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Wednesday, August 27 2003

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Vol 16 No.171

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  • Women must be involved in HIV

    Women must be involved in HIV/AIDS campaign

     VICTORIA IBANGA

    AS the AIDS epidem unfolds, women constitute increasing proportions of the afflicted. According to UNDP HIV/AIDS statistical fact sheet, 70 per cent of all adults living with HIV/AIDS are in Africa. Africa has a total number of 28.5 million people with HIV/AIDS showing an increase of 30 per cent over five years.

    With regards to women and HIV/AIDS, women make up 58 per cent of people living with HIV/AIDS in sub-Saharan Africa, which is home to 29.4 million people living with HIV/AIDS.

    Various reasons have been advanced by exports why HIV/AIDS has affected more women then men. Some of the reasons are; lack of care of women in developing countries, gender discrimination, the fact that women are more exposed in a sexual relation than men, and, of course, poverty.

    These were the factors that motivated Africa leadership Forum (ALF) to organise a regional conference recently in Abuja on the them: "Leadership challenges for African women in the HIV/AIDS campaign." The conference took place between June 23 and 25, 2003, at Sheraton Hotel and Towers, Abuja.

    The objectives of the conference, according to Mr. Ayodele Aderinwale, Executive Director of ALF, were to develop strategies to strengthen women’s capabilities on promoting effective gender sensitive responses to HIV/AIDS, review existing regional and national mechanisms on HIV/AIDS with regard to the gender balance and content, build a strong regional network of critical women organisations and individuals on HIV/AIDS, among others.

    During the first session of the conference, which was chaired by Dr. Timiebi Koripamo - Agary, Gender Consultant and Director , Federal Agency for Natural Medicine, Dr. Sonia Spencer, Director, Society for Women Against AIDS in Africa - Sierra Leone (SWAAL) chapter, painted a vivid picture of the impact of HIV/AIDS on women and girls in Africa.

    According to Dr Spencer strong but supportive national policies based on human rights, poverty reduction strategies are needed to ensure appropriate responses at all levels of society. She also suggested that developing programmes aimed at helping women survive longer should not be just an exercise in humanitarian relief but a sound development strategy.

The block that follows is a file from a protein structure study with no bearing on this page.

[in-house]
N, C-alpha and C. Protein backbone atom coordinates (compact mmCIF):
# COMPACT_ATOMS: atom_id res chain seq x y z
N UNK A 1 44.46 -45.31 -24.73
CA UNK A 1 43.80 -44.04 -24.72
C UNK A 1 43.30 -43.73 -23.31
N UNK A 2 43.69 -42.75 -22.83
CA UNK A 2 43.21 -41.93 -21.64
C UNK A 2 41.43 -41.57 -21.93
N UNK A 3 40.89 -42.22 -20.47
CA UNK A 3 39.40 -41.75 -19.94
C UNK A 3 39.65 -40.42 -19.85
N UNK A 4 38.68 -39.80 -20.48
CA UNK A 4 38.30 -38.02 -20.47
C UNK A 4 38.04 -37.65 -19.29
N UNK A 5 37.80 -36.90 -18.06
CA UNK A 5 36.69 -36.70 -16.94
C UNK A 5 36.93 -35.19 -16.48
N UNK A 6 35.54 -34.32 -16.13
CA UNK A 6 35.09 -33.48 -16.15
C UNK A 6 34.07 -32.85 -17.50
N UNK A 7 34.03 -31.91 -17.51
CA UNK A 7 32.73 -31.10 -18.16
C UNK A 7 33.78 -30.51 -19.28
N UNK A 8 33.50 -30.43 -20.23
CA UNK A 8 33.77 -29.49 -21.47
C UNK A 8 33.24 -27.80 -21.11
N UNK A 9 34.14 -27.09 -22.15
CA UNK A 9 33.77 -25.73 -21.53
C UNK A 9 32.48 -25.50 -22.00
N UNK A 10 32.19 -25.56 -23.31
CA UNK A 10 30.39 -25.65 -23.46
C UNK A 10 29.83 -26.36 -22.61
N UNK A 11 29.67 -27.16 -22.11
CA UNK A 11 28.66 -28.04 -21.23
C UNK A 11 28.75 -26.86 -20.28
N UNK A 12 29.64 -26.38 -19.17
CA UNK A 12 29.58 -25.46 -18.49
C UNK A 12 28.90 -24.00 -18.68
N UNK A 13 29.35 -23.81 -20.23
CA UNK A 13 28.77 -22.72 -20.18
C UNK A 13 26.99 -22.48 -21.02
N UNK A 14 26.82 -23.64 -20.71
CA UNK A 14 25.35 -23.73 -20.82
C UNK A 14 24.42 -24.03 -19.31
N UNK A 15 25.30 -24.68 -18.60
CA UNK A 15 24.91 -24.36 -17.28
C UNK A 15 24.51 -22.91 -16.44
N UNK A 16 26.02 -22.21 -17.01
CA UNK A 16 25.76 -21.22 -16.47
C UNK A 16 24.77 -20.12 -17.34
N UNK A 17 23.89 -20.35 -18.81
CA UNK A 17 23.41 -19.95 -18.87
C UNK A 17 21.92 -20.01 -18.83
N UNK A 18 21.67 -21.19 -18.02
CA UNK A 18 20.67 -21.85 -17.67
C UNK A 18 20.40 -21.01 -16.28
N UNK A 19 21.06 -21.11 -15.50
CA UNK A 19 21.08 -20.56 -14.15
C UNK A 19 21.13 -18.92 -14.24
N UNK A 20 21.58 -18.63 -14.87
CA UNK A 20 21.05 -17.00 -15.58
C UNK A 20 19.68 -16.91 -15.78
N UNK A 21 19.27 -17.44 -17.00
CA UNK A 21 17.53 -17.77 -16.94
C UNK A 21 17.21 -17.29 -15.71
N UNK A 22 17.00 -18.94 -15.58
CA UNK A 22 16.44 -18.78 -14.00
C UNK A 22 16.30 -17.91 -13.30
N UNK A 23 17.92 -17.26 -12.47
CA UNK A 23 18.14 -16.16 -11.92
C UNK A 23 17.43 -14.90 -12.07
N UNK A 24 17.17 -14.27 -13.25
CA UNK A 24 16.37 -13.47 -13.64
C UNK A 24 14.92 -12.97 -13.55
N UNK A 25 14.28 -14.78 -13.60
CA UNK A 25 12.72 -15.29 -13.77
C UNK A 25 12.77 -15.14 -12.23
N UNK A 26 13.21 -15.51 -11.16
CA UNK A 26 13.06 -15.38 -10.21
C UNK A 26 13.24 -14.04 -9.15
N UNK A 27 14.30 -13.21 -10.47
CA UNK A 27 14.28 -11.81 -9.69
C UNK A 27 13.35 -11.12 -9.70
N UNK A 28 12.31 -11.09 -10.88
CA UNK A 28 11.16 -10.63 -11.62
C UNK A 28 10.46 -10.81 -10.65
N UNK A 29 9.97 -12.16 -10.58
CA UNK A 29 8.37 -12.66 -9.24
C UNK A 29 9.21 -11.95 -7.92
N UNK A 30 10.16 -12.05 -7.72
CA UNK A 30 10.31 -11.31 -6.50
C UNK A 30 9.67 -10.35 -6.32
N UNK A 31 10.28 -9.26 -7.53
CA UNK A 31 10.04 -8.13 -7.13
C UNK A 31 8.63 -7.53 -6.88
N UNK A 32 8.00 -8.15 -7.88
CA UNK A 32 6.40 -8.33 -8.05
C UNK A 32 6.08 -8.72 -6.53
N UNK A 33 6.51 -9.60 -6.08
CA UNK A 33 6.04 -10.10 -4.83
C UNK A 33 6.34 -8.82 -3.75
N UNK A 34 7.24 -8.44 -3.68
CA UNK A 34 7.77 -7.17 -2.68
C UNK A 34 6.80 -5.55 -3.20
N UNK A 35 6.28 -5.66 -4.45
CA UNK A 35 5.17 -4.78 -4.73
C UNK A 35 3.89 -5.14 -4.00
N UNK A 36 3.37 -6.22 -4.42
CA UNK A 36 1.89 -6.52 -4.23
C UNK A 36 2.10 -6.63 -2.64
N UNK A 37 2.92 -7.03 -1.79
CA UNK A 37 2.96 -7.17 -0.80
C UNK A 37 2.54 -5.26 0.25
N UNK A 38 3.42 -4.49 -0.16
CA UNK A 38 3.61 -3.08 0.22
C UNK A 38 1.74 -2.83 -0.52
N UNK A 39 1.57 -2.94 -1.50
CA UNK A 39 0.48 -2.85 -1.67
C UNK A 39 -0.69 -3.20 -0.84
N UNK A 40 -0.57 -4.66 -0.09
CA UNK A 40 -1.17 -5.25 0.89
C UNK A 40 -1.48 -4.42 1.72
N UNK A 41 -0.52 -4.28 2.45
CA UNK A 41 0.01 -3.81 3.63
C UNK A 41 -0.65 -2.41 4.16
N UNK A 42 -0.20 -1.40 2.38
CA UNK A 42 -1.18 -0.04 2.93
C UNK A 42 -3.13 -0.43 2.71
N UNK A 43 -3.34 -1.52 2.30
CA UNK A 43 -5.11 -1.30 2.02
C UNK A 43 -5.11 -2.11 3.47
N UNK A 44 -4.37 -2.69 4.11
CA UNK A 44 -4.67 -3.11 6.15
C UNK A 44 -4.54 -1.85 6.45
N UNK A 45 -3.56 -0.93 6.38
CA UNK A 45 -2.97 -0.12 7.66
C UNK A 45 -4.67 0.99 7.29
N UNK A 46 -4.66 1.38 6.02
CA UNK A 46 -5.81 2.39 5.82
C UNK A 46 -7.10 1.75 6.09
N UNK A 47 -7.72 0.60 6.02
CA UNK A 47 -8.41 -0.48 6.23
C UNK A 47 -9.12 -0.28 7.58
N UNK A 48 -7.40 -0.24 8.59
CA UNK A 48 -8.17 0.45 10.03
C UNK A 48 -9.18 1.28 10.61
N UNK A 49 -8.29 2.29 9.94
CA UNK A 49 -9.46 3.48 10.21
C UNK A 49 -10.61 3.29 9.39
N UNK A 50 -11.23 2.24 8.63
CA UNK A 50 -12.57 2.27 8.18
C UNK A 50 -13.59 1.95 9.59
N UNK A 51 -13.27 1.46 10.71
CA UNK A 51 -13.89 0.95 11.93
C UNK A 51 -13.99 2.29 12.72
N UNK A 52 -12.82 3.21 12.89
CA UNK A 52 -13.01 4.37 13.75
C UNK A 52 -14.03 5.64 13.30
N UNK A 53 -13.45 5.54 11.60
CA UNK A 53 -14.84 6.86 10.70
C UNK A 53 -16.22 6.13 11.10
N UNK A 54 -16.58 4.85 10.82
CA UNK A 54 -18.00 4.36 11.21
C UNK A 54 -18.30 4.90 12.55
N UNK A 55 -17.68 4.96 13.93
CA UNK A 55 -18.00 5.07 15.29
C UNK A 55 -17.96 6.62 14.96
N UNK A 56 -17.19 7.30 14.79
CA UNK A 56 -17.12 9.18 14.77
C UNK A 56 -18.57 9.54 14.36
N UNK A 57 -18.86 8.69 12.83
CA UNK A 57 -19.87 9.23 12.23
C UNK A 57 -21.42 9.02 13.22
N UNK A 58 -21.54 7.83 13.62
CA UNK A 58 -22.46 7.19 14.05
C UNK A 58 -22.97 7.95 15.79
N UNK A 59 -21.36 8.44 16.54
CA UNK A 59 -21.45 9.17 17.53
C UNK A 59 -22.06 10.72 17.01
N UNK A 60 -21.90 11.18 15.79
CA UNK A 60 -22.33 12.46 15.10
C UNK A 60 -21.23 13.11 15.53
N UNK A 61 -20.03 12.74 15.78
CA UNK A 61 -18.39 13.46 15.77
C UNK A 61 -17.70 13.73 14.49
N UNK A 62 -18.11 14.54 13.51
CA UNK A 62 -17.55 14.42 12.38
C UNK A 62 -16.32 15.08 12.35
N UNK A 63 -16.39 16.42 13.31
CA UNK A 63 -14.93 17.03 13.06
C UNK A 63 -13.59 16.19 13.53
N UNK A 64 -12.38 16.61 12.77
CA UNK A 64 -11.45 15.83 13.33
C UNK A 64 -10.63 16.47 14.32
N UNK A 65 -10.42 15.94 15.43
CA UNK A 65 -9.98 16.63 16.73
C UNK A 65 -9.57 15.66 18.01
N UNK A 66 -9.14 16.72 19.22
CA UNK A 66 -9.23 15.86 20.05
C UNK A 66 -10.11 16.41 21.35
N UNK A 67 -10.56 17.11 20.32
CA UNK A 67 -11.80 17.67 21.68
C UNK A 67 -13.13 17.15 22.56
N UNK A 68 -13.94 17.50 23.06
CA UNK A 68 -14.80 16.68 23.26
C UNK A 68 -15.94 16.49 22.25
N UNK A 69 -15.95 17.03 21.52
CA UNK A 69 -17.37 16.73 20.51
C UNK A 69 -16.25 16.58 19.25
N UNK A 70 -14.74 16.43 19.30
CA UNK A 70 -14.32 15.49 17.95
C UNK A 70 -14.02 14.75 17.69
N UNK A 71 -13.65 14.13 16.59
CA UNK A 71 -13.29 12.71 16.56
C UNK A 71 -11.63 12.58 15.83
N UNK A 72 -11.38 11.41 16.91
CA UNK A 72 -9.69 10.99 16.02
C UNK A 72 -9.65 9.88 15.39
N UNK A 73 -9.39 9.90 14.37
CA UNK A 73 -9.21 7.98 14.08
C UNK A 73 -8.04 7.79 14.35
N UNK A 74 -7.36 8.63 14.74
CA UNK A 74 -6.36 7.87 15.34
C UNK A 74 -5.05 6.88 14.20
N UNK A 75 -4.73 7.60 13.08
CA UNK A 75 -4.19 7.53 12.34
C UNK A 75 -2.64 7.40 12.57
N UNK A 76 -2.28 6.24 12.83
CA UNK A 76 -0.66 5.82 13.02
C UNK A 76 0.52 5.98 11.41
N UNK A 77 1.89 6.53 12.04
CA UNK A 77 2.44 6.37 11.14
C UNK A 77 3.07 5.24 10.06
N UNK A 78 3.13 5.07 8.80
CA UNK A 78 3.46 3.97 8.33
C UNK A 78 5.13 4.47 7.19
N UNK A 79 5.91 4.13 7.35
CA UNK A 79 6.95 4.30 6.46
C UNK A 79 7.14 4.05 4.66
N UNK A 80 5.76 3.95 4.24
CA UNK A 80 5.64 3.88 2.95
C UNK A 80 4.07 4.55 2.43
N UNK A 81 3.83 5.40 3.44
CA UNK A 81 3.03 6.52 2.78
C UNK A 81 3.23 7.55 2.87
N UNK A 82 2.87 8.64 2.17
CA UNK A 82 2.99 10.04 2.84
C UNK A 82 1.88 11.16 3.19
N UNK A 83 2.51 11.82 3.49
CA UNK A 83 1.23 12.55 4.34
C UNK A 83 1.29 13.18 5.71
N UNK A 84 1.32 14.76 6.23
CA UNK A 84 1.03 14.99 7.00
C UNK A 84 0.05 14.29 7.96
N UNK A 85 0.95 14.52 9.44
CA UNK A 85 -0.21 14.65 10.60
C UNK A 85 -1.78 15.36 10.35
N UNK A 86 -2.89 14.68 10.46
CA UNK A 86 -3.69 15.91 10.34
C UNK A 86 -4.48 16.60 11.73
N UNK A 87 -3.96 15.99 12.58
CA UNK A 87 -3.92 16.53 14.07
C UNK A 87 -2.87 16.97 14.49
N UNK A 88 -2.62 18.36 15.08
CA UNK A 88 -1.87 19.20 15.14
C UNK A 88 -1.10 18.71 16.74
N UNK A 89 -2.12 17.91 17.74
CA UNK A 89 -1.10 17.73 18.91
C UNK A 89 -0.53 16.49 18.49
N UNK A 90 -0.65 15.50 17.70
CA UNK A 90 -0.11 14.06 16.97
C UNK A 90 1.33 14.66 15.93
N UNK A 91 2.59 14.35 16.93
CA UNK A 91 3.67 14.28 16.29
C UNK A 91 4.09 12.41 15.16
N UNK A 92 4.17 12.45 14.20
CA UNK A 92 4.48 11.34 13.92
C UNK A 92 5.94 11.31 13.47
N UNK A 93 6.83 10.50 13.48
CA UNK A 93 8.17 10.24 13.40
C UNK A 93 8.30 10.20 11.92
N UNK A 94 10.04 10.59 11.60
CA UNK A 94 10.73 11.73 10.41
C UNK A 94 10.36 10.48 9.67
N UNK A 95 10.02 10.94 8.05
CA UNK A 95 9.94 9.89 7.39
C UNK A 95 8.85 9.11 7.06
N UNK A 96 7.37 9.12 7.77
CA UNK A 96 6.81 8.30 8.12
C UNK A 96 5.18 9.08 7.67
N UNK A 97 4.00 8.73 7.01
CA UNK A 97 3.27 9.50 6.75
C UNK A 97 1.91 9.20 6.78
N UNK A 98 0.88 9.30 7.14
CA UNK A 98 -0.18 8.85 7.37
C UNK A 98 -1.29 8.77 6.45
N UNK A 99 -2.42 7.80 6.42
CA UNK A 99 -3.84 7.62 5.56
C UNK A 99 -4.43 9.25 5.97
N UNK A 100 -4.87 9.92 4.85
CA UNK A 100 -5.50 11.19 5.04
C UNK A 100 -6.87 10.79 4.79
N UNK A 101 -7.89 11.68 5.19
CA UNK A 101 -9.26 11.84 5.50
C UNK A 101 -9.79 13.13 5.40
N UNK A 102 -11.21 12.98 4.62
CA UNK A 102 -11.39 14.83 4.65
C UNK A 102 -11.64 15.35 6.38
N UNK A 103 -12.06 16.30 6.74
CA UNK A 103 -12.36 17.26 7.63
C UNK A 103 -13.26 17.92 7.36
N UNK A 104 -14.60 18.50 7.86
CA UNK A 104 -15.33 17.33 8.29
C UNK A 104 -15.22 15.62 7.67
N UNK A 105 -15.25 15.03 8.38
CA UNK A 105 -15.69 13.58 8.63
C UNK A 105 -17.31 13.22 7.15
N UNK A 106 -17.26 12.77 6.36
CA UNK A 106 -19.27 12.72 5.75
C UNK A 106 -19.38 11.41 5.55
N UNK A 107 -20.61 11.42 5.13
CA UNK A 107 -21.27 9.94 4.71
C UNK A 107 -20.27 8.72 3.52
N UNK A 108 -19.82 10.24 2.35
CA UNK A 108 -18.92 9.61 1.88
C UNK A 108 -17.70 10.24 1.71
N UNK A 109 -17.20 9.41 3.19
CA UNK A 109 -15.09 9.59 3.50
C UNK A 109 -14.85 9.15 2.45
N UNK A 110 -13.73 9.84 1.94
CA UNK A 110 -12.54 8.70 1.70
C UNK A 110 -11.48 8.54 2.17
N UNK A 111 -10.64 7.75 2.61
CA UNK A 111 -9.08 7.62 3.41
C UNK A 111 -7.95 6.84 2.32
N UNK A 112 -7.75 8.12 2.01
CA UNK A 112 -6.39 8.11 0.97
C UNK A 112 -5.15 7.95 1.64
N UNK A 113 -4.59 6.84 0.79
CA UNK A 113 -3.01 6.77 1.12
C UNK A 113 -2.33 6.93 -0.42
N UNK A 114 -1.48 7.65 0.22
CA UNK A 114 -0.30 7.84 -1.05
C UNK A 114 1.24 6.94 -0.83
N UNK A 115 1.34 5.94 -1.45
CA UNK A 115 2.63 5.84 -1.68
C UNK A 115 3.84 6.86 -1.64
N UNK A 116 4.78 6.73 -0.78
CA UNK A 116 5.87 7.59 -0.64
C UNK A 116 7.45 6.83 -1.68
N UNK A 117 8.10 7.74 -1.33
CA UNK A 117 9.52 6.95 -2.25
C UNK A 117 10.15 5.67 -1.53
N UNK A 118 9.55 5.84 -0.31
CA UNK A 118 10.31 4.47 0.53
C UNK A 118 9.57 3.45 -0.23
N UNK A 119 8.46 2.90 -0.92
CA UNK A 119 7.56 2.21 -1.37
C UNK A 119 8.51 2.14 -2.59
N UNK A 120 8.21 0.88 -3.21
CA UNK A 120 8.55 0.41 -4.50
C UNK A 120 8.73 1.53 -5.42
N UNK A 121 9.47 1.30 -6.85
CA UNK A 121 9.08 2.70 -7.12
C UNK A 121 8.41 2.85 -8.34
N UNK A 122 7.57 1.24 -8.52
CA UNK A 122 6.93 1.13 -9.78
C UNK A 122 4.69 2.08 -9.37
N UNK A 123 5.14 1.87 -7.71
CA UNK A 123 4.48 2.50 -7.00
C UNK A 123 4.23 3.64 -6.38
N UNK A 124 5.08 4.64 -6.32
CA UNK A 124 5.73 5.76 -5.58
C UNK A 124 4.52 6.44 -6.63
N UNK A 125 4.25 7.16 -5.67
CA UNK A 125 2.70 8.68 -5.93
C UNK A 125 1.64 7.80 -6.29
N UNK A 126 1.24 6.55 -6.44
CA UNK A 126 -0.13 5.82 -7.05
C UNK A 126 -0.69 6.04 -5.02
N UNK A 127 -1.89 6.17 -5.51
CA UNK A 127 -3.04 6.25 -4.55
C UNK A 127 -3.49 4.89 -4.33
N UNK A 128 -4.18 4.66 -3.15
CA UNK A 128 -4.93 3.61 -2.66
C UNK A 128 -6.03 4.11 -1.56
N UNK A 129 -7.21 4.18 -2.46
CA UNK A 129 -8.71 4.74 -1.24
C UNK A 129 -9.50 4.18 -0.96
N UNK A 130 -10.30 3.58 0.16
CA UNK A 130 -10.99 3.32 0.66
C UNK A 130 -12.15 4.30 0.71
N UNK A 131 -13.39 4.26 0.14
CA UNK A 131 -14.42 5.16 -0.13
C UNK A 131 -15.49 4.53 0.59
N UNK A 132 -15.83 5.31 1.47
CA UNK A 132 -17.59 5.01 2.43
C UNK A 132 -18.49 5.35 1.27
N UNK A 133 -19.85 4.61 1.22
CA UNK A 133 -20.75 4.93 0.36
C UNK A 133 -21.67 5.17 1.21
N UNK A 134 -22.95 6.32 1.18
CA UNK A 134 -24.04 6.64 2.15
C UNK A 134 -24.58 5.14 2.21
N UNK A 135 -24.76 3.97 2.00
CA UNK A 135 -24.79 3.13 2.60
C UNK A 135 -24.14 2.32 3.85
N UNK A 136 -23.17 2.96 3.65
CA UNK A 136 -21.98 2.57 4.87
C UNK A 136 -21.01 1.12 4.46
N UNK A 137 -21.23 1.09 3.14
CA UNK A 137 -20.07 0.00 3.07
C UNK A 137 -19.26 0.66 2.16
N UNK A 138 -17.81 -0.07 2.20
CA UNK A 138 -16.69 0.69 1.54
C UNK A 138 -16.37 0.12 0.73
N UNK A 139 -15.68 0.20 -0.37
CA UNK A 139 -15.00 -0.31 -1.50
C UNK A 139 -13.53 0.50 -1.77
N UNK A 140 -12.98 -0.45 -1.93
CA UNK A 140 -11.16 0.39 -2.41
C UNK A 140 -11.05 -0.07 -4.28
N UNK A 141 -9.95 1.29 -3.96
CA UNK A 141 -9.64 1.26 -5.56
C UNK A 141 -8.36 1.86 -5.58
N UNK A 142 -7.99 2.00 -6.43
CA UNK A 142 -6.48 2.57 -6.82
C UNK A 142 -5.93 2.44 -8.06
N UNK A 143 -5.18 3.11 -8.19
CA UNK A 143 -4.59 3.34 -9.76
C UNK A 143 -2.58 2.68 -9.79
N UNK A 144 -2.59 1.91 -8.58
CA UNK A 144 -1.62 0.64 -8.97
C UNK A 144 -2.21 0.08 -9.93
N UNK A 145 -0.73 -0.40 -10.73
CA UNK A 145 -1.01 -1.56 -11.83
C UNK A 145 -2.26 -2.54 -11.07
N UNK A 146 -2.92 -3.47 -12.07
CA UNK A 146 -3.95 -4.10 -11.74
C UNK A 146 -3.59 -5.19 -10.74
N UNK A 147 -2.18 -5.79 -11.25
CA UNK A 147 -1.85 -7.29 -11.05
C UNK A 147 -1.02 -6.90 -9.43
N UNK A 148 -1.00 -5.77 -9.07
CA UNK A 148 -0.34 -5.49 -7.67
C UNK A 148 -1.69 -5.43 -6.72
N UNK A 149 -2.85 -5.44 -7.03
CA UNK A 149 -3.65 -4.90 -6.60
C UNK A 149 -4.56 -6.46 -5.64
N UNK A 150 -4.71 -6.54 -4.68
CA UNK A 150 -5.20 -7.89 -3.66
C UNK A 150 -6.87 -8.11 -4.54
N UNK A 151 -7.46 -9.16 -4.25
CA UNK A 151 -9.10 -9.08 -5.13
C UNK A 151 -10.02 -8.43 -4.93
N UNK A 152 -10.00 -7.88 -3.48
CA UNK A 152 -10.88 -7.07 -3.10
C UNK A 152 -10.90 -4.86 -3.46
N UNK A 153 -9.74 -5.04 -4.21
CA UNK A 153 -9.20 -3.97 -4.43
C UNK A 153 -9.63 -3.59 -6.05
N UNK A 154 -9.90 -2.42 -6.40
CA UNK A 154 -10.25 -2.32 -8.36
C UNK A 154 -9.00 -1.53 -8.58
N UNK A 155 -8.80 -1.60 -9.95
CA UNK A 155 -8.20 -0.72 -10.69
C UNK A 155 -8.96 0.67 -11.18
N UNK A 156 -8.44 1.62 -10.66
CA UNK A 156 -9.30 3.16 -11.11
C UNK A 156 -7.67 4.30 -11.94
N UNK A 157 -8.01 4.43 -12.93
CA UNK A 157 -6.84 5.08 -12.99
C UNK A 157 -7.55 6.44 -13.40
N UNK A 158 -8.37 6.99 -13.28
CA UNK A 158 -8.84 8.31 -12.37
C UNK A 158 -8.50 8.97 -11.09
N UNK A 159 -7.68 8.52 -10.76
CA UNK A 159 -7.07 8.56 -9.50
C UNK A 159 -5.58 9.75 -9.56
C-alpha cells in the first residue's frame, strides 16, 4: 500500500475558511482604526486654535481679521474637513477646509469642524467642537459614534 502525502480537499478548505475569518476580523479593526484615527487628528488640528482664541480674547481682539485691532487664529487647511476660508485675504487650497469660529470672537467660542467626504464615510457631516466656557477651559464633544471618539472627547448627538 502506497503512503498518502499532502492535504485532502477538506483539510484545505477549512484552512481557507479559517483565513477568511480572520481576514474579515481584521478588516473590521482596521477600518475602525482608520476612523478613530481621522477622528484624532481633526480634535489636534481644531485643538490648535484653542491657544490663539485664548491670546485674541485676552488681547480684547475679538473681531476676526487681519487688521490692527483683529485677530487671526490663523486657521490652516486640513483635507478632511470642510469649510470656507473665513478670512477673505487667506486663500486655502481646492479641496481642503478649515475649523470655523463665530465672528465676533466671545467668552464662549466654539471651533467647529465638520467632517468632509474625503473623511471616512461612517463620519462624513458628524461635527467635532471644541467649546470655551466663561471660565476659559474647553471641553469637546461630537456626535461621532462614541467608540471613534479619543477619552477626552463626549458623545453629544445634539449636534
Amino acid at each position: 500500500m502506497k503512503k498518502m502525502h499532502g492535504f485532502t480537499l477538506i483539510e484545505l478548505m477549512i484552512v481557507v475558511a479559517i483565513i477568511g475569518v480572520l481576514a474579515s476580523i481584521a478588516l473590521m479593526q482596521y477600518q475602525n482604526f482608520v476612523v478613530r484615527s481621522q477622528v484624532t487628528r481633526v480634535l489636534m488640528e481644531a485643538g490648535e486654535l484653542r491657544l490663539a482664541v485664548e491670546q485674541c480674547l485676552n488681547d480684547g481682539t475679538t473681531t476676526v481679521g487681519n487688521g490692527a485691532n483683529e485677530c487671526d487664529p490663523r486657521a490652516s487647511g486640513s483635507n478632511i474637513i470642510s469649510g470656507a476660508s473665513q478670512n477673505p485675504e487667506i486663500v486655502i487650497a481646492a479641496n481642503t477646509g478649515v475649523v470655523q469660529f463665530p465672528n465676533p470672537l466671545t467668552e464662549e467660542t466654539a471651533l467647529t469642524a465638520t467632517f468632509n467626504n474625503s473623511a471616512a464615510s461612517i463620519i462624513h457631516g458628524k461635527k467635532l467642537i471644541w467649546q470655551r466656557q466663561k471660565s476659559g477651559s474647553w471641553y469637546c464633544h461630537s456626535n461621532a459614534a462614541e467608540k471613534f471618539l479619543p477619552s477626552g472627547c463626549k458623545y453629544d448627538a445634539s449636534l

Also, Mrs Yetunde Teriba of Gender Directorate, commissioner of the Africa union, provided a road map to strategic mainstreaming of women’s leadership roles in the campaign against HIV/AIDS. Ms Eve Thompson, Executive Director, United Nations University International Leadership Academy. Jordan, chaired this session.

    Other presentations were made by Ms Jane Ogot, coordinator, Kenyan’s political caucus, Dr. Omokhudu Idogho, Team leader, HIV/AIDS, Action AID, Ms Anne Githuku, HIV and Development Programme South Africa, Ms Yasmin Sheriff, Femmes Africa Solidarite, Ms Viola Morgan, Gender Programme, UNDP, New York, among others.

    The participants, after exhaustic deliberation noted that:

    •That HIV/AIDS has become a major threat to the socio-economic development, peace and stability in Africa. HIV/AIDS is the most potent and deadly enemy of Africa and in the AIDS pandemic, there are no winners as the future of Africa is being mortgaged on daily basis.

    •African women are not adequately empower to protect themselves from the scourge of HIV/AIDS neither have they sufficient space to interface and influence the policy framework and mechanisms being deployed to combat the pandemic.

    •The imperative of women empowerment in Africa is further heightened by the fact that national responses design strategies that do not address the underlying cultural and social practices that make women and men vulnerable to HIV infection. Also, absence of appropriate policy frameworks and legal systems have further exacerbated women’s vulnerability to HIV/AIDS and even where such frameworks and systems exist implementation is often ineffective.

    •The influence of Africa’s cultural environment and the patriarchal nature of our social interaction and norms as well as the physiological make up of women has created adequate room for women’s vulnerability and the feminisation of HIV/AIDS in Africa. It was further noted that the pattern and nature of the infection and nature of the infection among women and girls is largely fuelled by the factors of gender inequality and poverty.

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